I wasn’t wearing gaiters, so my pants and socks were slowly getting wet. It was only a matter of time before my feet were completely wet. But I was enjoying the hike despite it.
I pushed on. Here’s some of what I saw along the way.
This fungus and mold was kind of cool.
As I neared the top the grass got taller.
It’s hard to tell, but the grass is going to about my knee. My pants were now soaked. I could feel the water in my boots building up.
This is where it got weird. The track I was following showed they went straight up the side of a steep little embankment. It looked something like this.
There was no rope where they went up and it seemed impossible to climb without some trouble. Also, there was no trail to follow. I figured my best bet was to continue following the road up.
The Final Push
The road came to an abrupt end and there appeared to be a trail going into the jungle. I was only 200 meters from the top. So close, but so far! Why? Because I either lost the trail or it wasn’t a trail to begin with. The only thing I could do was point myself in the direction of the triangulation marker and push my way up.
This part wasn’t fun. My GPX track says it took merely 12 minutes, but it felt like much more. I used my machete to clear a path, but even that was difficult with all the vines in those cramped conditions. Luckily there were several game trails that helped me navigate the dense jungle. And after what felt like forever, I made it to the top!
Except…there was no triangulation marker to be found. I did find it after a quick search. But it was buried under tall grass. I spent the next 10 minutes manicuring the area.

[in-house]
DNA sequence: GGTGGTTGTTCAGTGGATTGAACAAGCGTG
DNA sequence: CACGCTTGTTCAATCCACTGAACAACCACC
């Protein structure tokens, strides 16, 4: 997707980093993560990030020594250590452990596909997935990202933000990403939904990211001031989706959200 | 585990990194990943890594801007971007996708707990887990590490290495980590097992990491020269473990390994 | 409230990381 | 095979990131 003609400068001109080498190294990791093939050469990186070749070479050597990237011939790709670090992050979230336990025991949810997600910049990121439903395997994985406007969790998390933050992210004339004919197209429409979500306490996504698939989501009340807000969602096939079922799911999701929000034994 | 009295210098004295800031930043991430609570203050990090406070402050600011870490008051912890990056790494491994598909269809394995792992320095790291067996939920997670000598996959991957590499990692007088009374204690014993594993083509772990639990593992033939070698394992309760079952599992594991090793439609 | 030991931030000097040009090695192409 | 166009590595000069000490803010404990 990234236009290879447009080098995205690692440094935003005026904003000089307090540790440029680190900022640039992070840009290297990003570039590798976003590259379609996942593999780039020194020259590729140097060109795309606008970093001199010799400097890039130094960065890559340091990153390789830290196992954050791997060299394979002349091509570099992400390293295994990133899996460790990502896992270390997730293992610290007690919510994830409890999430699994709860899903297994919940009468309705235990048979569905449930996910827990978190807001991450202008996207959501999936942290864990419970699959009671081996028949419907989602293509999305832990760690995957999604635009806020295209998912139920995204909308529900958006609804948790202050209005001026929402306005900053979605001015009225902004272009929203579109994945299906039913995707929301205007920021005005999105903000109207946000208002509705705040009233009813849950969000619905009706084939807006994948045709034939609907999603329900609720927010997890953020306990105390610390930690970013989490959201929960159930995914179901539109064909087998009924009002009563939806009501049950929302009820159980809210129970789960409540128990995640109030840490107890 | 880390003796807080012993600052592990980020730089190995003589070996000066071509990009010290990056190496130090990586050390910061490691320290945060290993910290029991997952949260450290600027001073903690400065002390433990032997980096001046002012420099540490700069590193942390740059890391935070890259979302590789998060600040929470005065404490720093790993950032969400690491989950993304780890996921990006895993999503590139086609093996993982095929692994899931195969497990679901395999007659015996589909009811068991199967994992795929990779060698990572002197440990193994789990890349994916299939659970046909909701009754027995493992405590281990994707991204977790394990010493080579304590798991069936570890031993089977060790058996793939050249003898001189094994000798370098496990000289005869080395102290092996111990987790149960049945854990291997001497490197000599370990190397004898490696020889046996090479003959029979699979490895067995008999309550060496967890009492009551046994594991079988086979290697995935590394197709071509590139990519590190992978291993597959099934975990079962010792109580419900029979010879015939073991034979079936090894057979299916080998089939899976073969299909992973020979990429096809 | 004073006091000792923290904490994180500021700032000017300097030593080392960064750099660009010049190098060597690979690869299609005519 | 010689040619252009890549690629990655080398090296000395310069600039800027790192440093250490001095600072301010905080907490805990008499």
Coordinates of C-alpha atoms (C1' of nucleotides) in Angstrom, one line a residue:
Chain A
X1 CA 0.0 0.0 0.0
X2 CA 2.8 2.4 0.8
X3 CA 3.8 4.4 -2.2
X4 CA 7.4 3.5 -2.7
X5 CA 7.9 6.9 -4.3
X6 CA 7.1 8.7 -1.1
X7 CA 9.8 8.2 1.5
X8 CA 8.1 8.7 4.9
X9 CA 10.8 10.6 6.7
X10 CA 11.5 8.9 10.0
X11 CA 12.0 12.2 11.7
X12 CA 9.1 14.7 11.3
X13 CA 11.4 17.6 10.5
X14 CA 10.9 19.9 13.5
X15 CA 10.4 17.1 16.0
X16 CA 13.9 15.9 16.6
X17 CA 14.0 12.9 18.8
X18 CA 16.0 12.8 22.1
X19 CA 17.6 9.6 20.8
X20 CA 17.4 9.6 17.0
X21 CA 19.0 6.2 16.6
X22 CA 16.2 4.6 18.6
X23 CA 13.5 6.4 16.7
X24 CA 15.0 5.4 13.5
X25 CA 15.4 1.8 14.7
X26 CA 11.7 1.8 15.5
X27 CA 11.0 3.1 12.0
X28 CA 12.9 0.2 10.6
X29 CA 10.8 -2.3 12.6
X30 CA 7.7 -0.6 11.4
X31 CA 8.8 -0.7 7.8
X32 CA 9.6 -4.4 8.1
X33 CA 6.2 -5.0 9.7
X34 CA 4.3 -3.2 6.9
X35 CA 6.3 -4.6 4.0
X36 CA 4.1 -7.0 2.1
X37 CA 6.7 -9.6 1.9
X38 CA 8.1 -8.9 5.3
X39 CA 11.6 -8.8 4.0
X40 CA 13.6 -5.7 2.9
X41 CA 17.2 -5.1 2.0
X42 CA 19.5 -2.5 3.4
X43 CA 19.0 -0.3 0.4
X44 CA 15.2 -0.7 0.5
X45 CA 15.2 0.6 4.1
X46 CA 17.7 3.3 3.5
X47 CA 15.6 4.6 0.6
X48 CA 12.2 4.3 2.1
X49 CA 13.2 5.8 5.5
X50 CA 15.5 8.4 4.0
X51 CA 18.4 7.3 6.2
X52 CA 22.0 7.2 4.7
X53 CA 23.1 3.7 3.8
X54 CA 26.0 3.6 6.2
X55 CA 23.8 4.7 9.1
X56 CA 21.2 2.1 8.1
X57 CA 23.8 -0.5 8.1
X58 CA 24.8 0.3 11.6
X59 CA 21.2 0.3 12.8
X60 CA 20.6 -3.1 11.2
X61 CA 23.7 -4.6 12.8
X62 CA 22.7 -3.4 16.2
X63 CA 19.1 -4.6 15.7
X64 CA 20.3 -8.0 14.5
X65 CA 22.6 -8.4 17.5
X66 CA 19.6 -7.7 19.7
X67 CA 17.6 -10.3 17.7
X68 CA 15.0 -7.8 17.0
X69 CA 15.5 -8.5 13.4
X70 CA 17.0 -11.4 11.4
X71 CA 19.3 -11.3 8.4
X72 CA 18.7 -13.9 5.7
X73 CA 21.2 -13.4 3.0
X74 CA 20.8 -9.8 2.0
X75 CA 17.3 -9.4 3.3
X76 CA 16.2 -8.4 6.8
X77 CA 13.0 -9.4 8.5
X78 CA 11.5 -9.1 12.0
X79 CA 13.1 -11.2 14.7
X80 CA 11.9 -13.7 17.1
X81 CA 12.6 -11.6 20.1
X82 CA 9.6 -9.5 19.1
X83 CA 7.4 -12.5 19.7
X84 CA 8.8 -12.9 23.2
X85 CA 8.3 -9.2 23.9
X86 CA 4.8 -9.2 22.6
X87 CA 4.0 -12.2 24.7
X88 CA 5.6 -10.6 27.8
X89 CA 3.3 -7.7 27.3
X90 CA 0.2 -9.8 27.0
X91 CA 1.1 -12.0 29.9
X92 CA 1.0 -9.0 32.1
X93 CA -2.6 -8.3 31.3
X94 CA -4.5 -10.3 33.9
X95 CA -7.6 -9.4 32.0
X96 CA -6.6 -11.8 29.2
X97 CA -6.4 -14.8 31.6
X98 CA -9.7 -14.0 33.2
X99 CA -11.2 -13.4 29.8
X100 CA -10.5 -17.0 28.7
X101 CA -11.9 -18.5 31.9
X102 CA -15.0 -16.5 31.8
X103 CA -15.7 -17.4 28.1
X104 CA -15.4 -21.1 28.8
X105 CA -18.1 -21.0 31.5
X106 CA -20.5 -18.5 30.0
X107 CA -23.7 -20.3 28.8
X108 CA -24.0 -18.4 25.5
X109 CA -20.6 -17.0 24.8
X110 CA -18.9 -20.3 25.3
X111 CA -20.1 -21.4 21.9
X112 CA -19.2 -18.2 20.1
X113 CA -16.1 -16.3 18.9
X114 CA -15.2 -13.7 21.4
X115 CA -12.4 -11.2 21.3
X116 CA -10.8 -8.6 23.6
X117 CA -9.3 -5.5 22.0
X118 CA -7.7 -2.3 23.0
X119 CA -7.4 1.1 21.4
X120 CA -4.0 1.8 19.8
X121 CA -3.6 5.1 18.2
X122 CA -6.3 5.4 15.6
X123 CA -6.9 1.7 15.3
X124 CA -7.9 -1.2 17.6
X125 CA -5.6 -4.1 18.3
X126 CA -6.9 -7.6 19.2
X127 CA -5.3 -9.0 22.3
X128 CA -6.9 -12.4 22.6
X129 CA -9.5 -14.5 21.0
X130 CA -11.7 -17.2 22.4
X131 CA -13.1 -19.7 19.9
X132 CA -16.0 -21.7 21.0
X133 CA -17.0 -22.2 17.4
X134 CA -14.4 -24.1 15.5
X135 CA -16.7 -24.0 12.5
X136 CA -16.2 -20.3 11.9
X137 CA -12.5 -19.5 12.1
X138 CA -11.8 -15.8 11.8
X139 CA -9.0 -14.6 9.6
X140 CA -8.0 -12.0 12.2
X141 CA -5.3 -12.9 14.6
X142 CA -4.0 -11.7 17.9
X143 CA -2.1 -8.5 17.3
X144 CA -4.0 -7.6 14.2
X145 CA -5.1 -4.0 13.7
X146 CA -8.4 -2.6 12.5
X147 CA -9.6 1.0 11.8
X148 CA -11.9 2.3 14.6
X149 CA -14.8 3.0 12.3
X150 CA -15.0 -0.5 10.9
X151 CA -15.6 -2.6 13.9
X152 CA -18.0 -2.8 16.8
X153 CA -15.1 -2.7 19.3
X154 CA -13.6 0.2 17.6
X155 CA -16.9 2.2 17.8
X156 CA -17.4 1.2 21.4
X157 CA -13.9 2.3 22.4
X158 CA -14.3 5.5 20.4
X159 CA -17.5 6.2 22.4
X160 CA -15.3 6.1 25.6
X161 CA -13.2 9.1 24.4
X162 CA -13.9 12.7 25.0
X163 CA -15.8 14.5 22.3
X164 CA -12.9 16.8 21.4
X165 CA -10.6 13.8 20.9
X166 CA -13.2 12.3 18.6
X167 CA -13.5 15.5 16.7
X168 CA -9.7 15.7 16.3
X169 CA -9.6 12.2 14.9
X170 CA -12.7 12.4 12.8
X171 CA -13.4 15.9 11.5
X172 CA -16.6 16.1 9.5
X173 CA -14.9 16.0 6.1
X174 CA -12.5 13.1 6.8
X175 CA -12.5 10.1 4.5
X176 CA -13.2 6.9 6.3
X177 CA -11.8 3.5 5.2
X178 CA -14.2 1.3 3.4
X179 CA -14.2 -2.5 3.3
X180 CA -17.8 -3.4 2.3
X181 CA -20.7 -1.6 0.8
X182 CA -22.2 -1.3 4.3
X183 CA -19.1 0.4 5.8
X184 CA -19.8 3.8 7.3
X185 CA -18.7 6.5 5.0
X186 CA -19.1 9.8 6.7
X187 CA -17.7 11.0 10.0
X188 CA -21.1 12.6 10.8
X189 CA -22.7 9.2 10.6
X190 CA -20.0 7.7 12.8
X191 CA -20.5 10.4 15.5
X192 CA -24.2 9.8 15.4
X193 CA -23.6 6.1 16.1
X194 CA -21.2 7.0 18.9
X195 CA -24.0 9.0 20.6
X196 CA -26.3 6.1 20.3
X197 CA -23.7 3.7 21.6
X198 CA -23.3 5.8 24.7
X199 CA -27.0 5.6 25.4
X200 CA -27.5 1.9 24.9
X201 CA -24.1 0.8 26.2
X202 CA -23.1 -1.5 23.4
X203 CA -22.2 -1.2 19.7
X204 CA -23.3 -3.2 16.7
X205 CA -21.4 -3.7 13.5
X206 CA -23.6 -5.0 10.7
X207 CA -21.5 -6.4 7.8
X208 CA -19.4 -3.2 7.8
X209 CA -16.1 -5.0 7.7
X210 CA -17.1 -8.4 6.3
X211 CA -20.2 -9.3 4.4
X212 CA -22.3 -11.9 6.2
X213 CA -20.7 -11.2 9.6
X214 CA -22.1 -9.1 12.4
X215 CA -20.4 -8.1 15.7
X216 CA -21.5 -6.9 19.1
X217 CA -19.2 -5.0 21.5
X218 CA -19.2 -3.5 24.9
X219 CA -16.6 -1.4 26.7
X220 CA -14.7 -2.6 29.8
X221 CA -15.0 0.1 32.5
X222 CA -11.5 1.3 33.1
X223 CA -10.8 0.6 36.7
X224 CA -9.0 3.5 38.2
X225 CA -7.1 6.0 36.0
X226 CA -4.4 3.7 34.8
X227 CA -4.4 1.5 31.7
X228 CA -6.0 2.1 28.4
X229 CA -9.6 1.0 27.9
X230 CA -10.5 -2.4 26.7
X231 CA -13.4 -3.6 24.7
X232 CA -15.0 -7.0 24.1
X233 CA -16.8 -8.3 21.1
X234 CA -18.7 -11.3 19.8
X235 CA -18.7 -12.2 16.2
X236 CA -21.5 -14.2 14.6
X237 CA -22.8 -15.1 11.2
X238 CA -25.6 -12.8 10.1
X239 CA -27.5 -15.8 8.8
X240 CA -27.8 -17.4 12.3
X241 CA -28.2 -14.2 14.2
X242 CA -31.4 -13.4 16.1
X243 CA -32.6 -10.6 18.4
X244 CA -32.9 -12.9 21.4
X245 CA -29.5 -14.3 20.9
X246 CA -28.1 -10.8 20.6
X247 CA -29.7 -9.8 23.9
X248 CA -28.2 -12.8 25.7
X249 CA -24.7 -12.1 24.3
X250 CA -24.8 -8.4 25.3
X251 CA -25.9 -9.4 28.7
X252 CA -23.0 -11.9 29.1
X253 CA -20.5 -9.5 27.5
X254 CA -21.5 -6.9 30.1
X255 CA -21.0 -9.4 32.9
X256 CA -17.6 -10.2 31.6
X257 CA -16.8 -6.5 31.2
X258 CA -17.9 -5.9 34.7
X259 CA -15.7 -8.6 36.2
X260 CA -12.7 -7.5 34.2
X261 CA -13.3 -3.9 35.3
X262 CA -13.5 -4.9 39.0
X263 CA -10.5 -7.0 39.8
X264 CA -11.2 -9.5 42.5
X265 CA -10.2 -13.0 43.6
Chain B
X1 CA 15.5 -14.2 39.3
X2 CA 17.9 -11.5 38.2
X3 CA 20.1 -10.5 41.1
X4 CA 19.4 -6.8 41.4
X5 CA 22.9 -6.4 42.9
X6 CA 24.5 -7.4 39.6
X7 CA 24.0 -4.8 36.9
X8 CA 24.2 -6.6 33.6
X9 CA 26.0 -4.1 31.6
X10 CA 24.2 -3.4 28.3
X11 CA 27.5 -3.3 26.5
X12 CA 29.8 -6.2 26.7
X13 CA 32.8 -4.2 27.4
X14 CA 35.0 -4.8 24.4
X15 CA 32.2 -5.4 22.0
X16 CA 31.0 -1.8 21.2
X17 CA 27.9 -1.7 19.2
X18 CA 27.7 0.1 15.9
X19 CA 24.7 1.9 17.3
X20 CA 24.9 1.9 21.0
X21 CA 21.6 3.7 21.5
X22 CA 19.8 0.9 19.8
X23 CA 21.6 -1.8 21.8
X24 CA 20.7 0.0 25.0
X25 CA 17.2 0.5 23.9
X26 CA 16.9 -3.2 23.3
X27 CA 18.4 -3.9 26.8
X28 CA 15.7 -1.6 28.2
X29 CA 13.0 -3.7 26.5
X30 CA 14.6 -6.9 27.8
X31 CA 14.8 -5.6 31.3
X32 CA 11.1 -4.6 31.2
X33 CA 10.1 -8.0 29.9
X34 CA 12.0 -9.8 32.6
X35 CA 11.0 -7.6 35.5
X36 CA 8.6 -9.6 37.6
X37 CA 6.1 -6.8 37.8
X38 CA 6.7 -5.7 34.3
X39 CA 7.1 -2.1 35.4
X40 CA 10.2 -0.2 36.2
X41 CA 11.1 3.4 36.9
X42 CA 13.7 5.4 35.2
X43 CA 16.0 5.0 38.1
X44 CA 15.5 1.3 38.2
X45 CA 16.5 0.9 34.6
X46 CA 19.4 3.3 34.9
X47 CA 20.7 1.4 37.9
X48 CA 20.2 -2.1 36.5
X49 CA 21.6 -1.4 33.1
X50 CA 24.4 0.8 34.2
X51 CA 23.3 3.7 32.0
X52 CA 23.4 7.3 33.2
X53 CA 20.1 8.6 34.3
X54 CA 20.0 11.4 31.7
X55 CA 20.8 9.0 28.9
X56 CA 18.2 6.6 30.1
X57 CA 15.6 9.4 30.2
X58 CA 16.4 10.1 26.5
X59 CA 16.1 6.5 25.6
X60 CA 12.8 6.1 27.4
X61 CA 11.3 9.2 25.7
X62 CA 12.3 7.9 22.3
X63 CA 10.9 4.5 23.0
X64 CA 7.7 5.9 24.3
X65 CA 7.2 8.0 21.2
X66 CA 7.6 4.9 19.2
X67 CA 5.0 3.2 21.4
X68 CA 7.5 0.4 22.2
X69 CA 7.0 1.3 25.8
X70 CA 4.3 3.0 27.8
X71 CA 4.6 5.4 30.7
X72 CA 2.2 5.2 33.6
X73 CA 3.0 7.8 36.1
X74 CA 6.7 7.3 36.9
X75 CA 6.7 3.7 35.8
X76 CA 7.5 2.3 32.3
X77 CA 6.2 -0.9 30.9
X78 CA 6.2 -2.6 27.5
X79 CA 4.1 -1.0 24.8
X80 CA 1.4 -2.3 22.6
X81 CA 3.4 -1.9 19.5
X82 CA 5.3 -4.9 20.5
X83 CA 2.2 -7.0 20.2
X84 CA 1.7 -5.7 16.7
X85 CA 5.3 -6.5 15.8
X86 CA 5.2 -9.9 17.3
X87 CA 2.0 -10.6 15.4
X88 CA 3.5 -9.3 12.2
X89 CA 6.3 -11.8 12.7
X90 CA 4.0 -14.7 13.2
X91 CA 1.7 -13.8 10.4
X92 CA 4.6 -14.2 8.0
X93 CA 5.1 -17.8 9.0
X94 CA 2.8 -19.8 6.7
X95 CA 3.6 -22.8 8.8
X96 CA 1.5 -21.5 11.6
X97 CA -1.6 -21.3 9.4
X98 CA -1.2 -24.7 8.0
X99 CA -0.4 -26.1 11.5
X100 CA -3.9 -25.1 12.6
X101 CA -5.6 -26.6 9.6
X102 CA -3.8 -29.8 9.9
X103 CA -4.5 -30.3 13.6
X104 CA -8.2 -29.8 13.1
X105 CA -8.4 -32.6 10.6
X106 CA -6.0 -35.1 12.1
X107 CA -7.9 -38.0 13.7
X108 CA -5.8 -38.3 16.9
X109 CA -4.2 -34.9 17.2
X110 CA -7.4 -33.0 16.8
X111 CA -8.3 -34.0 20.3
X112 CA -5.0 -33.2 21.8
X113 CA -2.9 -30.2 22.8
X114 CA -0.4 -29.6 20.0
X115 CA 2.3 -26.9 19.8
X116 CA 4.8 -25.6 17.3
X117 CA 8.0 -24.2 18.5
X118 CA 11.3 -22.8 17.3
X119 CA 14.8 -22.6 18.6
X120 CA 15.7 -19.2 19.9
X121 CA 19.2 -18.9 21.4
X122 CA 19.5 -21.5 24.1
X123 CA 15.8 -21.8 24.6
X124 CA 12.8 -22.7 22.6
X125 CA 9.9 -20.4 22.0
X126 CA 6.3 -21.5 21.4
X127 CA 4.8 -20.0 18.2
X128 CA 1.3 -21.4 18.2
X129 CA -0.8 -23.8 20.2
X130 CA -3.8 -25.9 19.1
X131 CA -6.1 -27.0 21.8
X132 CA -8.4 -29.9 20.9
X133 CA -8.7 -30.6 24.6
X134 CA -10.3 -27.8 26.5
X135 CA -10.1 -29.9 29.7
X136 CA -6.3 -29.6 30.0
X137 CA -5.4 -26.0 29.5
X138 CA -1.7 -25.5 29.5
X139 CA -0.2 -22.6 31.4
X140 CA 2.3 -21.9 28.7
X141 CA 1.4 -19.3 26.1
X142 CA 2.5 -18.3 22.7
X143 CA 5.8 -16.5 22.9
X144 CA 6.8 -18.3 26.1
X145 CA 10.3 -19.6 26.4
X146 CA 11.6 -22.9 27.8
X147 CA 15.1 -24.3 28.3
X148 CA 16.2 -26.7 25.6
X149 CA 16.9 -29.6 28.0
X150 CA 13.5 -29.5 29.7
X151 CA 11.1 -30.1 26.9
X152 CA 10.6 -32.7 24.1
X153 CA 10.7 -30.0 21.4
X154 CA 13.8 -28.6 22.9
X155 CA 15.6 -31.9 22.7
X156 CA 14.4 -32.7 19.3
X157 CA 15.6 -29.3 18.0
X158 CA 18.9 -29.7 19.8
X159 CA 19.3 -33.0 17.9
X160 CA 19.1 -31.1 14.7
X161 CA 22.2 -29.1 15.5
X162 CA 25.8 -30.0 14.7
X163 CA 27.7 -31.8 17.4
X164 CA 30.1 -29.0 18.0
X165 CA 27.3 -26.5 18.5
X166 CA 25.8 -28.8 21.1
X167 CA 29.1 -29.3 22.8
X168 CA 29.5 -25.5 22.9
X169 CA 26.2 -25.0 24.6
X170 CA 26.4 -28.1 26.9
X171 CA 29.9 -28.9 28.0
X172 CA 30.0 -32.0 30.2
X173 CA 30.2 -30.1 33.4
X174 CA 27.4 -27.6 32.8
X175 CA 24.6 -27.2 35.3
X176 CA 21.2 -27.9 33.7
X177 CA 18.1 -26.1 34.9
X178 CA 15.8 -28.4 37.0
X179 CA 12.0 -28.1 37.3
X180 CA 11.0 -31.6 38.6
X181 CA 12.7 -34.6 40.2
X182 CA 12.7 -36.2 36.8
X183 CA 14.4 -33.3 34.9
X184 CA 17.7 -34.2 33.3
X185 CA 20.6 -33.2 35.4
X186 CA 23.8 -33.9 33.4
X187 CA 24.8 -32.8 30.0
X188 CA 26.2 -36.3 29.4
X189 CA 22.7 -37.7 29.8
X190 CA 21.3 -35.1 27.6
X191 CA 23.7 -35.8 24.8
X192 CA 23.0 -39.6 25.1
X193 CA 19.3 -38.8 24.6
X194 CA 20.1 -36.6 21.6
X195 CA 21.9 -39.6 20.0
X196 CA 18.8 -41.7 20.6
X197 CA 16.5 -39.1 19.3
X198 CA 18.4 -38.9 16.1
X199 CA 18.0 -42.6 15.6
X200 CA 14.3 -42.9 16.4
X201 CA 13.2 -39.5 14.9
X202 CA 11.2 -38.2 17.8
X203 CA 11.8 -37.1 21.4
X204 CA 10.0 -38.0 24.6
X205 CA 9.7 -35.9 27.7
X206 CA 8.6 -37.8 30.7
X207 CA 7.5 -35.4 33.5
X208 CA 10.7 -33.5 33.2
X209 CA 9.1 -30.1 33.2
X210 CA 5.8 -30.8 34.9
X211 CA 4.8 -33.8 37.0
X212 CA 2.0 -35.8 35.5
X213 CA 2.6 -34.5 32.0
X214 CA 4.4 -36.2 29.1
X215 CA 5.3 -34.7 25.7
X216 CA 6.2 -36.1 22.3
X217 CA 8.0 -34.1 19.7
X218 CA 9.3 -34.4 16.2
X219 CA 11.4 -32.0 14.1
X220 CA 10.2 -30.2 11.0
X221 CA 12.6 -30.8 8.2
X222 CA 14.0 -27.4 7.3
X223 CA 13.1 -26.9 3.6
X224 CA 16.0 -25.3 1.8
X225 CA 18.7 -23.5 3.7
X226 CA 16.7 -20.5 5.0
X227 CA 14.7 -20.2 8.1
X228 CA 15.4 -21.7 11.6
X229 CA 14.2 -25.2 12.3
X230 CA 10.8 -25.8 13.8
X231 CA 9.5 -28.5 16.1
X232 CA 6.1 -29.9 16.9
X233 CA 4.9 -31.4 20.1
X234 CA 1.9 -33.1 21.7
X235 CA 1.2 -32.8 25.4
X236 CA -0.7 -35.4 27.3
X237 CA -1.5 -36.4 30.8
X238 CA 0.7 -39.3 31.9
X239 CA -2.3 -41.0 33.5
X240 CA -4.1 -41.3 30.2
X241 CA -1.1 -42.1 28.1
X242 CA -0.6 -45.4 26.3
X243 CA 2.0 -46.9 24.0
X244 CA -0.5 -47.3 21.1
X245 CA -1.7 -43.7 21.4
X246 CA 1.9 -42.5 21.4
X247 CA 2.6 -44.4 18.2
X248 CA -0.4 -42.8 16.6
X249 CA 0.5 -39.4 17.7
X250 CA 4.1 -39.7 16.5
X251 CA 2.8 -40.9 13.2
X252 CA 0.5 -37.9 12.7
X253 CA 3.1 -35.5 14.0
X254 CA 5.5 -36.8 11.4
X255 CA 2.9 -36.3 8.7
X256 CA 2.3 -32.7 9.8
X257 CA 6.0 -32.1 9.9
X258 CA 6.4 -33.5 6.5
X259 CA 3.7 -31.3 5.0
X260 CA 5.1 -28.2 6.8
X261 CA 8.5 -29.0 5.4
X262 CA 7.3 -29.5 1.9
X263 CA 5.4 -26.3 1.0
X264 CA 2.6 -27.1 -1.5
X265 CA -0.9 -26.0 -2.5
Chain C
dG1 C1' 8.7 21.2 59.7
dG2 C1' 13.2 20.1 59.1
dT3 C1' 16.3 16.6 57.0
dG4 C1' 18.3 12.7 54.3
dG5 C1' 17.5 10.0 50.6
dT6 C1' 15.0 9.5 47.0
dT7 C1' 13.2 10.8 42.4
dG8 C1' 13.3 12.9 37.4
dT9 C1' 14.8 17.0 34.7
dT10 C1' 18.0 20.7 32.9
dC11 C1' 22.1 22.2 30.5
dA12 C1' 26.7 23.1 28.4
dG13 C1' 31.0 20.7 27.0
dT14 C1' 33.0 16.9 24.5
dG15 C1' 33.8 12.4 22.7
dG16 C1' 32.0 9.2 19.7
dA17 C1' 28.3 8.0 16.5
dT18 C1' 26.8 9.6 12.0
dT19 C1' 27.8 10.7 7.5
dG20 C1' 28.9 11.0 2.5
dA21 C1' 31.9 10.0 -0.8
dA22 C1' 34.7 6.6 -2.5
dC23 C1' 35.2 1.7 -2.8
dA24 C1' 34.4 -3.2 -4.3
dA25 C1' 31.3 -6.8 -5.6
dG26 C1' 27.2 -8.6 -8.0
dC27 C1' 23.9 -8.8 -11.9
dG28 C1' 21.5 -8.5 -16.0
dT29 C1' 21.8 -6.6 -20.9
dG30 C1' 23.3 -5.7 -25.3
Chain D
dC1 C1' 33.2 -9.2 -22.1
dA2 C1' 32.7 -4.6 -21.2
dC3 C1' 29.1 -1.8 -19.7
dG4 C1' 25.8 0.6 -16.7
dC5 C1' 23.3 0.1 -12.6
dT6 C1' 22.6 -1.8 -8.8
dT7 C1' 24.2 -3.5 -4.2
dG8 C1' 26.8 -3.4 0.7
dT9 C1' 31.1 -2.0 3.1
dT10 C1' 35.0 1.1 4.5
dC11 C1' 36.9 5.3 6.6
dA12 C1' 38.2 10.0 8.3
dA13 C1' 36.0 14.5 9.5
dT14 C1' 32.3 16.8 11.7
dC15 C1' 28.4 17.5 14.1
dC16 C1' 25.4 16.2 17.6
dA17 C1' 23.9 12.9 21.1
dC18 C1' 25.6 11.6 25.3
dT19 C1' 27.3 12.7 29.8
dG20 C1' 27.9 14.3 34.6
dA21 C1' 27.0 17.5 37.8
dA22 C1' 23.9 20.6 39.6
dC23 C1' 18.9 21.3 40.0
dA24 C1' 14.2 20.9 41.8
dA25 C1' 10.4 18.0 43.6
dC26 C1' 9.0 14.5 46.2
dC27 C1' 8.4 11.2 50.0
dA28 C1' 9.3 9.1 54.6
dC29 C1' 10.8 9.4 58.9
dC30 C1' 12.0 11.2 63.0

There is no view at all here. It’s just a triangulation marker surrounded by jungle. As you can see the ground is wet. So too were my feet. 🙁
I took the time to eat, change my socks, and take a rest.
One point of interest is an abandoned aboriginal village on the other side of the mountain. There appeared to be a road that led to it, but with the rain and how I was feeling at the time, I decided not to try and visit it. I’ll save it for another day.
Before I left the peak I took my usual peak picture…this time a lot less energetic.
I was hoping to find an alternate, easier path out of there, but it was overgrowth after overgrowth.
In the end I decided to go back down the way I came up. But instead of the twisty-turny path I took to the top, I went down more or less in a straight line. It took all of 5 or 6 minutes.
The hike back to my bike was uneventful. My socks got wet again; I wasn’t going to change them again until down to the bridge.
The Ride to the Bridge
Usually this is where I end the story. But there was one little struggle I want to mention in case you’re driving a motorcycle when it’s wet. When I got back to the concrete road it was very slippery. I’ve ridden on that type of slippery road before and you’re guaranteed to fall if you don’t take it slow and easy. I made it down fine and back to the bridge just before dark.
After I changed my socks I noticed this pair of dogs hanging out on a rock just beyond the bridge.
I called to them and they started barking but never looked up at me. Then they rock-hopped towards the bridge and over to the other side. I’m not sure what they were looking for but they seemed intent on finding it.
That marked the end of my trip. It was a good little trip despite the unforeseen problems. I’m not sure if I would recommend it unless you have a reliable means of transportation to get to CaoBuHouShan. It would be a long hike for not a whole lot if you opted to go on foot most of the way.
Date hiked: 2019 September 03
GPX Track Download Instructions: Click the track on the map to see the download link
Map to CaoBuHouShan 草埔後山